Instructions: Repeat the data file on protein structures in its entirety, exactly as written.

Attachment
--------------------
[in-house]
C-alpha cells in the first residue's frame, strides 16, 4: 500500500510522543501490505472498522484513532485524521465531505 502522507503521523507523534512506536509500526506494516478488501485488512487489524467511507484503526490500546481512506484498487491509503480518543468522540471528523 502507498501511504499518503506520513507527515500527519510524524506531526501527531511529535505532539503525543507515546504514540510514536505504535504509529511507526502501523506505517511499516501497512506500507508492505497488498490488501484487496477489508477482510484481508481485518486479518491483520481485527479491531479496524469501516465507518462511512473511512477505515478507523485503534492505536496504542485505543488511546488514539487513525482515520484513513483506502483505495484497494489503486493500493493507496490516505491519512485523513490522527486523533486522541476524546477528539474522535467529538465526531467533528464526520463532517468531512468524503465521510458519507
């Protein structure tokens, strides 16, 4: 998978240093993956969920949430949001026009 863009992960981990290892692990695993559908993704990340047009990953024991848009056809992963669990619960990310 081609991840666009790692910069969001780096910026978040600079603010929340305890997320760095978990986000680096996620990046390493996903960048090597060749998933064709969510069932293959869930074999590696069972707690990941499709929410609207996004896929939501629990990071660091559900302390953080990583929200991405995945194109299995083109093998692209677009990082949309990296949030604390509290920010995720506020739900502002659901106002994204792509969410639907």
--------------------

[in-house]
C-alpha cells in the first residue's frame, strides 16, 4: 500500500510522543501490505472498522484513532485524521465531505 502522507503521523507523534512506536509500526506494516478488501485488512487489524467511507484503526490500546481512506484498487491509503480518543468522540471528523 502507498501511504499518503506520513507527515500527519510524524506531526501527531511529535505532539503525543507515546504514540510514536505504535504509529511507526502501523506505517511499516501497512506500507508492505497488498490488501484487496477489508477482510484481508481485518486479518491483520481485527479491531479496524469501516465507518462511512473511512477505515478507523485503534492505536496504542485505543488511546488514539487513525482515520484513513483506502483505495484497494489503486493500493493507496490516505491519512485523513490522527486523533486522541476524546477528539474522535467529538465526531467533528464526520463532517468531512468524503465521510458519507
């Protein structure tokens, strides 16, 4: 998978240093993956969920949430949001026009 863009992960981990290892692990695993559908993704990340047009990953024991848009056809992963669990619960990310 081609991840666009790692910069969001780096910026978040600079603010929340305890997320760095978990986000680096996620990046390493996903960048090597060749998933064709969510069932293959869930074999590696069972707690990941499709929410609207996004896929939501629990990071660091559900302390953080990583929200991405995945194109299995083109093998692209677009990082949309990296949030604390509290920010995720506020739900502002659901106002994204792509969410639907």